Laboratory tests for thalassaemia include a routine blood test known as a Complete Blood Count (CBC), which includes measuring the level of haemoglobin and other parameters related to the number and volume of red blood cells, known as Mean corpuscular Volume (MCV) and Mean Corpuscular Haemoglobin (MCH). MCV levels may be lower in children and vary according to age. Red blood cells are also examined under a microscope in order to examine their size and shape. The red blood cells of a thalassaemia carrier will be a paler shade of red and be various shapes (poikitocytosis), compared to normal red blood cells which are a darker red and round and concave in shape.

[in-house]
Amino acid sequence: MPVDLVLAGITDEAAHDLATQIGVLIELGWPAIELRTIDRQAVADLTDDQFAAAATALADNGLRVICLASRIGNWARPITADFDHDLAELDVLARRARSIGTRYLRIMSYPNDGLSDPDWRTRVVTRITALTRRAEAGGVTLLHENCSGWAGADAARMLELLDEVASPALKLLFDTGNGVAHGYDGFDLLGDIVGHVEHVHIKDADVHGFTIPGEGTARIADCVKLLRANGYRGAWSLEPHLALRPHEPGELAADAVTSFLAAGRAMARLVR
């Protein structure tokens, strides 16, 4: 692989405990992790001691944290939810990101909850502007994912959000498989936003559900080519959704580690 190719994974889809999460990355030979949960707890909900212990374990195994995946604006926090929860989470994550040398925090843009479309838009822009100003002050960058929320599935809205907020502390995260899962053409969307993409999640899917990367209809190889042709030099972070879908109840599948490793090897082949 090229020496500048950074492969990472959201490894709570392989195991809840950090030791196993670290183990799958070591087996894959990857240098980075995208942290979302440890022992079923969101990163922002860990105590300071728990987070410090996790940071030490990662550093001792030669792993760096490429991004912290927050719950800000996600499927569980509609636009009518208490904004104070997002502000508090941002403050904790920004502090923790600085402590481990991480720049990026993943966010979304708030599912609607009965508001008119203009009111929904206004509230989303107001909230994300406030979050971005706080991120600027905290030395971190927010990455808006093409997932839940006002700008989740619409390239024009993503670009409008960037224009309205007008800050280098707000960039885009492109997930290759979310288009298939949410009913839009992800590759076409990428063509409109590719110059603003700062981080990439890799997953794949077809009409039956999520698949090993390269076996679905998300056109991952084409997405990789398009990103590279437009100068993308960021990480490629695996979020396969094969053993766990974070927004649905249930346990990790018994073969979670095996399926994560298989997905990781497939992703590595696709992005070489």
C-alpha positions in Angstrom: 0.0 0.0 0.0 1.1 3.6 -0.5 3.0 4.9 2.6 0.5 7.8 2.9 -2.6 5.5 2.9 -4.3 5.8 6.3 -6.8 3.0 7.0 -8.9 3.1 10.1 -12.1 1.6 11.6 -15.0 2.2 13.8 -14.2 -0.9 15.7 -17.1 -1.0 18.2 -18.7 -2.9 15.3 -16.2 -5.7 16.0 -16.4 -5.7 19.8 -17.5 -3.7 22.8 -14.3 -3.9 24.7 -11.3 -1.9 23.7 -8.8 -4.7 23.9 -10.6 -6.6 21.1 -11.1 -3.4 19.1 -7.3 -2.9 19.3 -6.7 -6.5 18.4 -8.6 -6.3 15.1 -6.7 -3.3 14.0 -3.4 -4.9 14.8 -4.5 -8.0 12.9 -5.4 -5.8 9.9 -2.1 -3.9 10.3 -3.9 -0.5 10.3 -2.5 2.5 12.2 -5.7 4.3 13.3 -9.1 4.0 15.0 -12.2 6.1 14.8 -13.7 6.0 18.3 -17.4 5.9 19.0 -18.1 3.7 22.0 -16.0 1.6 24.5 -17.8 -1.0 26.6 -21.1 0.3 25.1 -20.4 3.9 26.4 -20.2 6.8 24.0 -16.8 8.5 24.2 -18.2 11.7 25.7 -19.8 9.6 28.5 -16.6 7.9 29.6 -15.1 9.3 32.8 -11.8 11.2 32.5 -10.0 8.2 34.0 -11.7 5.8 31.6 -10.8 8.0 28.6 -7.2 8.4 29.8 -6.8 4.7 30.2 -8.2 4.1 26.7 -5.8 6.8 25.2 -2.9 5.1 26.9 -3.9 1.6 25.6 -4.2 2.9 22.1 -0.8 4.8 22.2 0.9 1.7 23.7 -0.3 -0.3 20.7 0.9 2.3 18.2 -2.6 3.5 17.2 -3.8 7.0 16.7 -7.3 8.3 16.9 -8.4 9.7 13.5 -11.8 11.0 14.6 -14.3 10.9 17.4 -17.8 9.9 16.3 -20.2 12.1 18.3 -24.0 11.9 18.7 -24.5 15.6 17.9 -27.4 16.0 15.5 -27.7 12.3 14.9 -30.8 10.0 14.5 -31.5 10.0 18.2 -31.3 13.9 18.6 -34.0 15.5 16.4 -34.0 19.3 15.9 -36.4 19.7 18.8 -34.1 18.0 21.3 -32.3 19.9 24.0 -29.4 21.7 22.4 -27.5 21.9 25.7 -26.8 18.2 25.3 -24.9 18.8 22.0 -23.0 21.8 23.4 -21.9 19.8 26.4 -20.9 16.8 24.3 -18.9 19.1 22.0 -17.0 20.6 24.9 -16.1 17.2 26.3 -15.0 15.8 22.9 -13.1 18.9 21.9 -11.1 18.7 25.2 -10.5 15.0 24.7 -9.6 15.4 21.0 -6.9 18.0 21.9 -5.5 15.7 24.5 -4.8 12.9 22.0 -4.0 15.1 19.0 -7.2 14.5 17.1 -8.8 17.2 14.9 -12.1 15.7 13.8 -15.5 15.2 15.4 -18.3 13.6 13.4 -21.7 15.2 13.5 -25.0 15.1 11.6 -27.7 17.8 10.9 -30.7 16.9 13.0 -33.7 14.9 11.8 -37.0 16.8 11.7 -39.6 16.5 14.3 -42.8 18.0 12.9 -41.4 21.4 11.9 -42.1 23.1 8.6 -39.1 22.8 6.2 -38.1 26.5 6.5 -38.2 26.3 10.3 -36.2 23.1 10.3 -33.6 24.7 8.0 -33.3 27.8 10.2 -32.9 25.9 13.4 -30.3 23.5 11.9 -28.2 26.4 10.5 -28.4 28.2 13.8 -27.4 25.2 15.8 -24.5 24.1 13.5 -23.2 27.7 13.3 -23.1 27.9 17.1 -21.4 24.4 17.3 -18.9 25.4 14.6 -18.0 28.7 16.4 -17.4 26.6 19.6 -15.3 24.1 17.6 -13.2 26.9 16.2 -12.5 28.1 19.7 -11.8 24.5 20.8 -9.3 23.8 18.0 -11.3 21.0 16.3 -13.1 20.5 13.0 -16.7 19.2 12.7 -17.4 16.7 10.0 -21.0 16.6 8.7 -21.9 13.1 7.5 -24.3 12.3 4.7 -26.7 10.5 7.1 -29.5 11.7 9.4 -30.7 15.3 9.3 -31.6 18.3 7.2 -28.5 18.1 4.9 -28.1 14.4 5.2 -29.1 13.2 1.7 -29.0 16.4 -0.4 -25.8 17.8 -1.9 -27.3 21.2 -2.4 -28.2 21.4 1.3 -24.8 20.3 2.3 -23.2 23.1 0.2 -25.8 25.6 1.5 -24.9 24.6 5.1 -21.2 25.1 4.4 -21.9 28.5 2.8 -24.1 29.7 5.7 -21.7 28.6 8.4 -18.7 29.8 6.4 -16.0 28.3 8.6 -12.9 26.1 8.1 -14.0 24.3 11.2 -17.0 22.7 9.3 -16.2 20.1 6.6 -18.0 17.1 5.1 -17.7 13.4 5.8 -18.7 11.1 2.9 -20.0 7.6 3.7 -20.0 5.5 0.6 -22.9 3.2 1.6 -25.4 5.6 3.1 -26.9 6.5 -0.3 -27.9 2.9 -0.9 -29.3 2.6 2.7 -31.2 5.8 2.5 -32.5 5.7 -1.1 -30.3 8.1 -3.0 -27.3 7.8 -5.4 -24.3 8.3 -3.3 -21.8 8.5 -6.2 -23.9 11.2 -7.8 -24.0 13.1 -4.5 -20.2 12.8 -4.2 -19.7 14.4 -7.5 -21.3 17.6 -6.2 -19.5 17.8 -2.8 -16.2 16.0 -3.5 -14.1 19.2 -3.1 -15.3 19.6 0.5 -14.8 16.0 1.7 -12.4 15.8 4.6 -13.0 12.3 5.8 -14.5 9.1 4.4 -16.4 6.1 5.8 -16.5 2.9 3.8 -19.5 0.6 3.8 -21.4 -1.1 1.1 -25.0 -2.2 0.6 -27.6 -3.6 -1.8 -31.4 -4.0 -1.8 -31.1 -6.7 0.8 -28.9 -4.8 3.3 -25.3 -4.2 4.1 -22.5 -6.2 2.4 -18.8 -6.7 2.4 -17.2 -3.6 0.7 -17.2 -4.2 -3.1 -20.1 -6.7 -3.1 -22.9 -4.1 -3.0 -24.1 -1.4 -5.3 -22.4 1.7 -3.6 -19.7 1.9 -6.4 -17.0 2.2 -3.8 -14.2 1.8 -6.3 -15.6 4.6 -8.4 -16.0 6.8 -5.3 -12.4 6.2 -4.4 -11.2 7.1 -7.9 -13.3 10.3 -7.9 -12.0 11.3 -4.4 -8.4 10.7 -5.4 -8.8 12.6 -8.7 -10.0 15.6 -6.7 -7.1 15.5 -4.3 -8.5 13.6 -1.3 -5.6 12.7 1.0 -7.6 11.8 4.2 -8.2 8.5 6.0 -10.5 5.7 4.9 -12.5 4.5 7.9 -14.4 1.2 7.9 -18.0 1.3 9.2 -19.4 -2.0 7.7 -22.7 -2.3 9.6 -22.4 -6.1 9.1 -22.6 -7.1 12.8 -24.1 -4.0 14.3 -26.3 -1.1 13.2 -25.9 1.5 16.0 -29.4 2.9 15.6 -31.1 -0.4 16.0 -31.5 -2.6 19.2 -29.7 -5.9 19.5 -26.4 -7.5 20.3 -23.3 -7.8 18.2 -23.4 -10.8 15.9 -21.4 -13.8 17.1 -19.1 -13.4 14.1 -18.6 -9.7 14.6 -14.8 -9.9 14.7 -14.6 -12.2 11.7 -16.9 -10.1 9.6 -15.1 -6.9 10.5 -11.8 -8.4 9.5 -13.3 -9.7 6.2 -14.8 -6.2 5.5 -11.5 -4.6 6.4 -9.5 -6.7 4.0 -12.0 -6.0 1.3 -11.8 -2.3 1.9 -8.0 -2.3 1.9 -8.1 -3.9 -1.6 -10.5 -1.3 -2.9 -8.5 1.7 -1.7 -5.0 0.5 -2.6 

Tests to determine the presence of the β -trait and confirm that the individual is a carrier of β -thalassaemia include a laboratory process known as haemoglobin electrophoresis, which enables quantitative measurement of haemoglobin. Other haemoglobins normally present in adult red blood cells such as foetal haemoglobin (HbF) may also be measured by electrophoresis. In most cases, the above tests are sufficient to determine whether an individual is a carrier or not.
In some circumstances, genetic or DNA tests need to be carried out in order to confirm whether one is a carrier. Such genetic tests are beginning to be more and more widely used to test for the thalassaemia trait.
Screening should be considered when a relative is known to be a carrier or a thalassaemia patient. Moreover, people who are anemic and do not respond to iron treatment should also have their carrier status donetum orci ultrices non.